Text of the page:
Study Of Wildfire In-draft Flows For Counter Fire Operations
Free (open access)
13 - 22
R. Roxburgh & G. Rein
The use of counter-fires to gain control over wildfires is a technique used by some fire services around the world. A fire is purposely lighten ahead of the wildfire and the buoyancy induced in-drafts pull it towards the flame front thus creating a fire break of burnt fuel. Well used, this technique is fast, effective and safe. However, no technical research has been done on the subject. Without understanding of the mechanisms, counter-firing remains a difficult technique and can lead to unnecessary risks being taken or opportunities lost. This paper uses computational fluid dynamics to study the in-draft created around wildfires. A generalized structure of the in-draft velocity profile composed of three zones is observed. The length of the different zones are analysed to find the dependence with fire intensity and wind velocity. Keywords: entrainment, fire fighting, suppression, back fire, computer modelling, CFD, FDS. 1 Introduction A common method of wildfire suppression is the use of fire breaks to stop the progress of a flaming front. Fire breaks are strips of land from which all or most of the flammable materials have been removed [1–3]. These strips create fuelless barriers past which the wildfire cannot spread as it no longer has fuel. These can often be incorporated into natural fire barriers such as rivers, canyons and roads in order to increase their size and effectiveness. The width of a fire break has to be sufficient large to avoid the flaming ignition across it. A common rule based on the radiant power states that a fire-break must be one and a half times as wide as the flame height [2, 3]. One speedy way of creating a fire break is to light a counter fire a certain distance in front of the main wildfire. Due to the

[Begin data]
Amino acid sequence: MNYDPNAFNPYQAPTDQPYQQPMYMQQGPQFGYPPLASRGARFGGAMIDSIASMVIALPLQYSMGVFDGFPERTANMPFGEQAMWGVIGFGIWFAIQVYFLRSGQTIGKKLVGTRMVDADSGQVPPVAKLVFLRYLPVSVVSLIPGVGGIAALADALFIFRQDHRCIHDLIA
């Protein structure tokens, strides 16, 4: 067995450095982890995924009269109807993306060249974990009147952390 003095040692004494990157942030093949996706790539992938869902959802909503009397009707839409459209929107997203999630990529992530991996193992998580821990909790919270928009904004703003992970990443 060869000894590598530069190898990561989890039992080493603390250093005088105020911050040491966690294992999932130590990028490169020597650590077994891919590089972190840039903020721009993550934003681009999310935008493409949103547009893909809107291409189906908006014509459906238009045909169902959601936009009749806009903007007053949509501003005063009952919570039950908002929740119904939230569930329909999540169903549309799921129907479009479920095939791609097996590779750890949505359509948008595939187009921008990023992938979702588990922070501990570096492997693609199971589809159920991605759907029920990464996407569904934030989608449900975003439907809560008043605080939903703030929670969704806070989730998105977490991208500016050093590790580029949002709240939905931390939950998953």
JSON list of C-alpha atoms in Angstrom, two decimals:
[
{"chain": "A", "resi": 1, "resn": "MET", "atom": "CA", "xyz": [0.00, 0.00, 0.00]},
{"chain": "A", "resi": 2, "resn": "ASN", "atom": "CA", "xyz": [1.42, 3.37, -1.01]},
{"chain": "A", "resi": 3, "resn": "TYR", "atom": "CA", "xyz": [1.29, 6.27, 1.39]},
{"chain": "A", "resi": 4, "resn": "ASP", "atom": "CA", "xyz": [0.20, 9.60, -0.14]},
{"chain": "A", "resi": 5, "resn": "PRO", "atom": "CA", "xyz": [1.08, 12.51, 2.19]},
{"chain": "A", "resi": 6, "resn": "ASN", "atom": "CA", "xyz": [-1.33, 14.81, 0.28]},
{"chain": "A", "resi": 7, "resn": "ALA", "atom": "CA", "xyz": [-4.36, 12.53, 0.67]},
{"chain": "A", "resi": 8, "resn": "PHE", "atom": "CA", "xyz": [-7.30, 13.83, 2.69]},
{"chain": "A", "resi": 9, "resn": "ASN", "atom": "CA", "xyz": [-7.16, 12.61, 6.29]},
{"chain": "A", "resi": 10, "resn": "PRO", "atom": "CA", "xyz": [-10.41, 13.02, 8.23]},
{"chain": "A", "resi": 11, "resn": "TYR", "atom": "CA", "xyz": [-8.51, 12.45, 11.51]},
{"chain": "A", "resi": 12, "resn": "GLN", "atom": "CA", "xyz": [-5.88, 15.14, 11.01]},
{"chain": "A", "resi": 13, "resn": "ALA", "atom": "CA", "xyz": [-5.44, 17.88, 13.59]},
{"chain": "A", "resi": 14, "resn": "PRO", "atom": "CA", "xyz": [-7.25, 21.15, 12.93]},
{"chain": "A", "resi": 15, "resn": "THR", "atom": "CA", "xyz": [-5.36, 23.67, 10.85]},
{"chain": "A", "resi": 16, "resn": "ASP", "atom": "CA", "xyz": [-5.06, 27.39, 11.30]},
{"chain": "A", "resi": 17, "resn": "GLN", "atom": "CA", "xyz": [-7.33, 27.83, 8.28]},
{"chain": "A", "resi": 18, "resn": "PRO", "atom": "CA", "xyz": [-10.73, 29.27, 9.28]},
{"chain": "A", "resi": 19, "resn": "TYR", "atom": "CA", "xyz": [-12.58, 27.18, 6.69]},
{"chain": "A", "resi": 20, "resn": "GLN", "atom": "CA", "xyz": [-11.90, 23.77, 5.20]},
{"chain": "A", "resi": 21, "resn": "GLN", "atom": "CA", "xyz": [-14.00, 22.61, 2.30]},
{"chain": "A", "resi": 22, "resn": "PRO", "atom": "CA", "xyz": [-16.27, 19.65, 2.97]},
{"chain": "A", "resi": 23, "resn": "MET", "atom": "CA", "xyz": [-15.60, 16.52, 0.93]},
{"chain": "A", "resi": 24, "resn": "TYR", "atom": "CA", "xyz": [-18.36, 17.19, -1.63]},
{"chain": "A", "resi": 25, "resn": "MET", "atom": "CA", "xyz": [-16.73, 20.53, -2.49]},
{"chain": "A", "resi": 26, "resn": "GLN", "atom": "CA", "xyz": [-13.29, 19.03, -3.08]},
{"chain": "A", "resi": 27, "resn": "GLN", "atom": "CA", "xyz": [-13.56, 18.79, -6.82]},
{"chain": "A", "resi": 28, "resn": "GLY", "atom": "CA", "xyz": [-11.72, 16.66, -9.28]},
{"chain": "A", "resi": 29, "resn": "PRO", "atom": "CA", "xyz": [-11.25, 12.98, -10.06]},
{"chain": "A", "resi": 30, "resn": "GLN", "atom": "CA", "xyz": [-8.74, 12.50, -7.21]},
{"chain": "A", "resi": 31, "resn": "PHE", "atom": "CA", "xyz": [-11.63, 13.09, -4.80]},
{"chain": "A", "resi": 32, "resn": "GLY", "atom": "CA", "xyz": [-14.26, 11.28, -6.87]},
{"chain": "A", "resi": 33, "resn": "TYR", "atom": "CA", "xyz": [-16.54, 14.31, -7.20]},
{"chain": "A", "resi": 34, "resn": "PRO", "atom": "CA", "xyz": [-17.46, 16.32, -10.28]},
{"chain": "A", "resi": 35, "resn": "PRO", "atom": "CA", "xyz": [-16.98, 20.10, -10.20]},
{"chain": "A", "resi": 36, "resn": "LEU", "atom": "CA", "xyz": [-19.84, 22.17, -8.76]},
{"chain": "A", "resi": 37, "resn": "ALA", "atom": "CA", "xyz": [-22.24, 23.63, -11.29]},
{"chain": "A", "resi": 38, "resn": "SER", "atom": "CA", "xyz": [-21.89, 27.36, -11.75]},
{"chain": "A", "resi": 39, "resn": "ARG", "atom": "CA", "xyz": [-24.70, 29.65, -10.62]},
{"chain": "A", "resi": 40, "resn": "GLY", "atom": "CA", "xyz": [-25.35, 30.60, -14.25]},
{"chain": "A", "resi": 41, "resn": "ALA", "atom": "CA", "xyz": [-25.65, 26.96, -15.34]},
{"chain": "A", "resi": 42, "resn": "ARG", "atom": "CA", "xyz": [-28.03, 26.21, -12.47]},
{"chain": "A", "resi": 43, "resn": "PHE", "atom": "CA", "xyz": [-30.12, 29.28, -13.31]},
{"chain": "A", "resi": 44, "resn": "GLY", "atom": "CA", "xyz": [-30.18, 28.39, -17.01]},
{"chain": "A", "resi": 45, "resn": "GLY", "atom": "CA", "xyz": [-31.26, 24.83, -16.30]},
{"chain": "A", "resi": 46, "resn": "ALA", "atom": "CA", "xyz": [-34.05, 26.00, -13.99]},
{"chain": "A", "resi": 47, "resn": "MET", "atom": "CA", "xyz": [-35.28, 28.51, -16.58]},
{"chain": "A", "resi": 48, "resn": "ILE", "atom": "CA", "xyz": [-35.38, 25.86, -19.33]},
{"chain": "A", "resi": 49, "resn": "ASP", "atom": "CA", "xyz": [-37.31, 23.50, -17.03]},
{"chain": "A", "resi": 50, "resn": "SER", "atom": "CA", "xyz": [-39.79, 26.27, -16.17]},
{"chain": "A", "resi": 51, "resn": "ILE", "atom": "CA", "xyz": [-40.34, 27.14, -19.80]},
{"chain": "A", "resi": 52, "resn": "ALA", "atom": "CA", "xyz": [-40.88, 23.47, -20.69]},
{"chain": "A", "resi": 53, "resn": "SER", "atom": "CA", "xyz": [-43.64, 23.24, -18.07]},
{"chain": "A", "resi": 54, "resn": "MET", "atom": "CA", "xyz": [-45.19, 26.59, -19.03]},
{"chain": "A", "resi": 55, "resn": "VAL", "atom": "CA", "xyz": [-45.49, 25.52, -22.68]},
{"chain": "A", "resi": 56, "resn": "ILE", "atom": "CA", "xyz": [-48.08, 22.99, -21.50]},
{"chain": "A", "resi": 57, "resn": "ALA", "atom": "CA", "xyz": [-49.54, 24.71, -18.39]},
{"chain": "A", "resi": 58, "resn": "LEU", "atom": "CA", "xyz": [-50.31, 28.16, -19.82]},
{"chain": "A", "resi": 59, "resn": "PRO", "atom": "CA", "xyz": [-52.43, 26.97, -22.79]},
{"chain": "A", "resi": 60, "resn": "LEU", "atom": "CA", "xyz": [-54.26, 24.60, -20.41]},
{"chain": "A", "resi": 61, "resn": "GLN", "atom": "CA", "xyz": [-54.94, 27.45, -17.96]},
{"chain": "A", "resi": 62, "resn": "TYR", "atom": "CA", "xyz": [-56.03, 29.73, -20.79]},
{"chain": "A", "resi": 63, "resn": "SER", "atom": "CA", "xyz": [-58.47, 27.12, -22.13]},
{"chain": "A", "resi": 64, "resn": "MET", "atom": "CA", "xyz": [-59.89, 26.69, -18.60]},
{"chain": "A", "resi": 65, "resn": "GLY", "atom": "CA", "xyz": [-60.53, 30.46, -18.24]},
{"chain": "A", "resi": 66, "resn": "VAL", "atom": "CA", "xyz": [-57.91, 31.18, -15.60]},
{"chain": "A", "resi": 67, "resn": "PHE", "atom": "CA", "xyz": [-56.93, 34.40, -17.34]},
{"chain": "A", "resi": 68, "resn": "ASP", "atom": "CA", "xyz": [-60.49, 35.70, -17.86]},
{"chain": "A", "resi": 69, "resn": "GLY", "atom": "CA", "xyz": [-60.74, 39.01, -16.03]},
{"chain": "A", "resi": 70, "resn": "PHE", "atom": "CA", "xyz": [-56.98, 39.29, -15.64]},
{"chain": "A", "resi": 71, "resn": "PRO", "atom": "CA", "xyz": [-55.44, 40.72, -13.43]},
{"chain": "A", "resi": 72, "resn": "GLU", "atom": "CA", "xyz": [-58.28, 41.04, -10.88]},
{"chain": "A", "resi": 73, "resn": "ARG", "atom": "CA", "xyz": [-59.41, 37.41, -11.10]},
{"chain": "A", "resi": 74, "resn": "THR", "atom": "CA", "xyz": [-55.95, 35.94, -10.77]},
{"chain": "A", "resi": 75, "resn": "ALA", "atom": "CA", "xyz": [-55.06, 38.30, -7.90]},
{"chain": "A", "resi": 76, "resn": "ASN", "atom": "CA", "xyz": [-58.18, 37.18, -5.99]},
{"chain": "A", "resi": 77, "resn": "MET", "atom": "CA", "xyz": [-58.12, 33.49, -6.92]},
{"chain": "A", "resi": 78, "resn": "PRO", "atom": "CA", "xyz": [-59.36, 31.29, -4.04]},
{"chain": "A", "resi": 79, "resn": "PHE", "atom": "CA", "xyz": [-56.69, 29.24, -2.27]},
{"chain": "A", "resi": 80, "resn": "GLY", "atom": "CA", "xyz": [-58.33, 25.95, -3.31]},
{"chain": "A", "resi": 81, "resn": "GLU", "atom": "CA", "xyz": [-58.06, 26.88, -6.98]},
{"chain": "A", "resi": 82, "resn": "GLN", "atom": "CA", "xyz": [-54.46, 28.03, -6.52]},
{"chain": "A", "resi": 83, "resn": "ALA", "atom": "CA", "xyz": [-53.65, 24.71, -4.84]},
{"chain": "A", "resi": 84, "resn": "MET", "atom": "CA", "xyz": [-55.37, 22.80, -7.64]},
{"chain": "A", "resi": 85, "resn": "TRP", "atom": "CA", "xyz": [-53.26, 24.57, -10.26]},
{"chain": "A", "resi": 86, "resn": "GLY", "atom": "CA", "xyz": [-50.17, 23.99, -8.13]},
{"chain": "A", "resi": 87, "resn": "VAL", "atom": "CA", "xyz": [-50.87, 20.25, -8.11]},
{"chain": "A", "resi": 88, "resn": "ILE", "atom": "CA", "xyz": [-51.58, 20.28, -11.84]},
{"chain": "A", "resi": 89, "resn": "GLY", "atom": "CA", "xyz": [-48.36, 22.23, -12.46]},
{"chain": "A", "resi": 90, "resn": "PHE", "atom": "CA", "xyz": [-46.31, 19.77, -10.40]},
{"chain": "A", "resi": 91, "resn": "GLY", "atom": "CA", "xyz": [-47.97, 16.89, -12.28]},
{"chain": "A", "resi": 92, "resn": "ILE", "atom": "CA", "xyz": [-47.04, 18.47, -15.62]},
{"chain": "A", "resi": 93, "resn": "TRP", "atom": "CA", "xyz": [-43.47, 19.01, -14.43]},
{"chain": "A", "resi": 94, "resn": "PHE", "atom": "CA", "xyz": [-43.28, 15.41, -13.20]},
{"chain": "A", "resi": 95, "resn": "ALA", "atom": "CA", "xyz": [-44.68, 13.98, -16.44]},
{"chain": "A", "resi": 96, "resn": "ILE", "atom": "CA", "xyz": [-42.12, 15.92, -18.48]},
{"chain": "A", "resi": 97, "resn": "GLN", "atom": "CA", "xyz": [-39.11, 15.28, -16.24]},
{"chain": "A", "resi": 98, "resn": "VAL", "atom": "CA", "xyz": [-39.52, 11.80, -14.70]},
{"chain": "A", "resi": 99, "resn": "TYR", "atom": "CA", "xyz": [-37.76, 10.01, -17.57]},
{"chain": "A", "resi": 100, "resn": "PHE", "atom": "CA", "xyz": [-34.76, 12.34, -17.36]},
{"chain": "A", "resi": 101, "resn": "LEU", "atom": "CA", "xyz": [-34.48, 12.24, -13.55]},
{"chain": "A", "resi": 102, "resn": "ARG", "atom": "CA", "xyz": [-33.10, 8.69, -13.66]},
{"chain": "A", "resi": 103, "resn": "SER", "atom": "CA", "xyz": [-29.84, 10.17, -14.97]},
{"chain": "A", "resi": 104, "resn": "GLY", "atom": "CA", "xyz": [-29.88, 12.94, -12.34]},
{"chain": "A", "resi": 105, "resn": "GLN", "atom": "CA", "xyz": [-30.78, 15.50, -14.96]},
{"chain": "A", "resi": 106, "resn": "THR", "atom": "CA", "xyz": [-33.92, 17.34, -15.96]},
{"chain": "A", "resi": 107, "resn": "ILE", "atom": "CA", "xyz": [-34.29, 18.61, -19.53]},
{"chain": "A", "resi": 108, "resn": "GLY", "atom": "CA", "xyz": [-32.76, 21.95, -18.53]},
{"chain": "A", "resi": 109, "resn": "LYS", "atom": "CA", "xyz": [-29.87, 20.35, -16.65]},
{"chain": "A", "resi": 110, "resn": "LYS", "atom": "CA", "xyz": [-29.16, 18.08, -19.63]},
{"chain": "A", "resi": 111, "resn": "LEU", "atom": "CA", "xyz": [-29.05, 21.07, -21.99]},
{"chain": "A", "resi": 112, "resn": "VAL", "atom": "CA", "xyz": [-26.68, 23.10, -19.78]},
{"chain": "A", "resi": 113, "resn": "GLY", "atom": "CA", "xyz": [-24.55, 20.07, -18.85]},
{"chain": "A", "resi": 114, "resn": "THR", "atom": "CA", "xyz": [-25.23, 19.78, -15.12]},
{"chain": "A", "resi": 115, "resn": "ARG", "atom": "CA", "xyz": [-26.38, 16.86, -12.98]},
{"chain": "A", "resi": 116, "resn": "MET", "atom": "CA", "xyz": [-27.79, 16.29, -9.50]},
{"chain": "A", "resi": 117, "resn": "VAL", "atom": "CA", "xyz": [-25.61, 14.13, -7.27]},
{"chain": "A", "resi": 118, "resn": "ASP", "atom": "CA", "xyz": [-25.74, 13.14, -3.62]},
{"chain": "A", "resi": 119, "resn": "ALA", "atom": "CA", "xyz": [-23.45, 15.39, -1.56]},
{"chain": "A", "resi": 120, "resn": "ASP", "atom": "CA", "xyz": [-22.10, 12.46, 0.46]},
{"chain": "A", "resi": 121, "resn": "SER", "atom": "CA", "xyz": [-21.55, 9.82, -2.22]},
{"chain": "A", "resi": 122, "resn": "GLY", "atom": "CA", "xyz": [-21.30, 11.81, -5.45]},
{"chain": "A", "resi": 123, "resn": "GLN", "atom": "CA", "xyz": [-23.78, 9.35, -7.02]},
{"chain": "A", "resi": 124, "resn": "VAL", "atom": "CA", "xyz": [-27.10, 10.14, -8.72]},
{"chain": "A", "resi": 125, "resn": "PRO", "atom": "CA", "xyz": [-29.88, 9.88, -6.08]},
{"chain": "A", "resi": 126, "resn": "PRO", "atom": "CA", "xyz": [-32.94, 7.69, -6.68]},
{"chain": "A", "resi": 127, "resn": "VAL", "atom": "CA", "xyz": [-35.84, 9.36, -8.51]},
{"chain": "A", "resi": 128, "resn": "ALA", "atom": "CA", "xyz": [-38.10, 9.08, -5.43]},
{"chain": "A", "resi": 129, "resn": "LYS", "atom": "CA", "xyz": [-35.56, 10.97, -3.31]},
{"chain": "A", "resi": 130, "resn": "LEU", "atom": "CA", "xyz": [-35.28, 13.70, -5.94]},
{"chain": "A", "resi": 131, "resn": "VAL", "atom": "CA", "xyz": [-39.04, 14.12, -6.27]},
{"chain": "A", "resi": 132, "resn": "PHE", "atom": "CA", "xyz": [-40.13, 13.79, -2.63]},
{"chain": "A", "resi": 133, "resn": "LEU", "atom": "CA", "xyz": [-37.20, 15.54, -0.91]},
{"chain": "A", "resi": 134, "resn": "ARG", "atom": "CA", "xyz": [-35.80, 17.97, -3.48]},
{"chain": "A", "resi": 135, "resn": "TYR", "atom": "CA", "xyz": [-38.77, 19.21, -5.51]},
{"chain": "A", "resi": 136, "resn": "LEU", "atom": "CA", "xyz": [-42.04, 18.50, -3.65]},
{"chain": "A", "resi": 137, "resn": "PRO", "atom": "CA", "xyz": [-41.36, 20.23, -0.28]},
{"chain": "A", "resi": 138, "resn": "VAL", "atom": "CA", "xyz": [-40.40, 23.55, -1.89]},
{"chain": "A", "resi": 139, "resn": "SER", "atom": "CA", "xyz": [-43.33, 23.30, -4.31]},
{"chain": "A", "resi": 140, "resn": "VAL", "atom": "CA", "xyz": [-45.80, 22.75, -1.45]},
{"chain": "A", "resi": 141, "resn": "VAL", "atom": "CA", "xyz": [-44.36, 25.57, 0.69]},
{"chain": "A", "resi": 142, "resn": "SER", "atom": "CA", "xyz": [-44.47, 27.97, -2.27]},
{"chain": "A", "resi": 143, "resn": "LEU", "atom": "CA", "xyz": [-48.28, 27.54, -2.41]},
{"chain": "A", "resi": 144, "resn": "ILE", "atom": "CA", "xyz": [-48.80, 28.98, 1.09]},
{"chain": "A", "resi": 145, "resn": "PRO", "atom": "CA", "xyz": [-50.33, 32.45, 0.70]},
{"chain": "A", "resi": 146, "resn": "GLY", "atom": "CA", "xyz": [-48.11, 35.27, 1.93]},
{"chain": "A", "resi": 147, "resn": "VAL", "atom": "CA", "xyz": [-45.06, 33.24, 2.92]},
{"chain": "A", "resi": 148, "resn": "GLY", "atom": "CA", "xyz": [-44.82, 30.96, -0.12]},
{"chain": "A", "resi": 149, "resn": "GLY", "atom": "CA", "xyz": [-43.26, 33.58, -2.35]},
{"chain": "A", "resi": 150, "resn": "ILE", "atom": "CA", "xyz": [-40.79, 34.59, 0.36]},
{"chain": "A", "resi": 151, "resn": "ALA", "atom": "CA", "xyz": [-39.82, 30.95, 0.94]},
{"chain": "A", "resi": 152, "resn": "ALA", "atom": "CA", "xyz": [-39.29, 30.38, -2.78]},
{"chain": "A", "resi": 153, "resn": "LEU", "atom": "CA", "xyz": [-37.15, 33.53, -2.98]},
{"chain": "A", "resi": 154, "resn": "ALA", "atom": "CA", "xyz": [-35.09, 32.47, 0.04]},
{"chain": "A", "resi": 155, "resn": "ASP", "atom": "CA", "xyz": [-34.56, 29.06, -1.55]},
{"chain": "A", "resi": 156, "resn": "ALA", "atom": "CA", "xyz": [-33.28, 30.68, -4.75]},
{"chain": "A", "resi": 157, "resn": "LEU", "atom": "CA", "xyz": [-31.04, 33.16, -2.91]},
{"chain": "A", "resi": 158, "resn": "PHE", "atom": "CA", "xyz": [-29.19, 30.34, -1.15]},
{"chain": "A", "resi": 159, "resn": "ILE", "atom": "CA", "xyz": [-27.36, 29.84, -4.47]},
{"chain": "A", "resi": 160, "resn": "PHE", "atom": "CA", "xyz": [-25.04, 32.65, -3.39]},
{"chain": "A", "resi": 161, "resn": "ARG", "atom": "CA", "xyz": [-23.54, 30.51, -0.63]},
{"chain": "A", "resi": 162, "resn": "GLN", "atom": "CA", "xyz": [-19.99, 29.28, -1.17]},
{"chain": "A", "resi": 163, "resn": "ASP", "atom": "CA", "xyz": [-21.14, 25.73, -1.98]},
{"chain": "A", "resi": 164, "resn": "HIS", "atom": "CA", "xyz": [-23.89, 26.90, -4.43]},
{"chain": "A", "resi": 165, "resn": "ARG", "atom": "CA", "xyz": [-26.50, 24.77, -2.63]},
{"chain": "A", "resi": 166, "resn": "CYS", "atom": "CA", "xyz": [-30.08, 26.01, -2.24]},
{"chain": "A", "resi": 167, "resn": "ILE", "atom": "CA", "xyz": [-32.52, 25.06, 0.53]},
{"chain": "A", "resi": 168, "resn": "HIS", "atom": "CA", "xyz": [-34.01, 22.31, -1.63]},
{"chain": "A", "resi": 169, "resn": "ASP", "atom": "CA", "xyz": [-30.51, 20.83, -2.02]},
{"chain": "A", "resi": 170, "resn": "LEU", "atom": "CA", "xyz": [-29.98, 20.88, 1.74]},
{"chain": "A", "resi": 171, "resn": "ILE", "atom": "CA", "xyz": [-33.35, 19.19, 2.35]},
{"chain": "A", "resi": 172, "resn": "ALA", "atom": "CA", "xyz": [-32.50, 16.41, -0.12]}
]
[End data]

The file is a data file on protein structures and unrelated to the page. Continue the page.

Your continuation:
entrainment, fire fighting, suppression, back fire, computer modelling, CFD, FDS.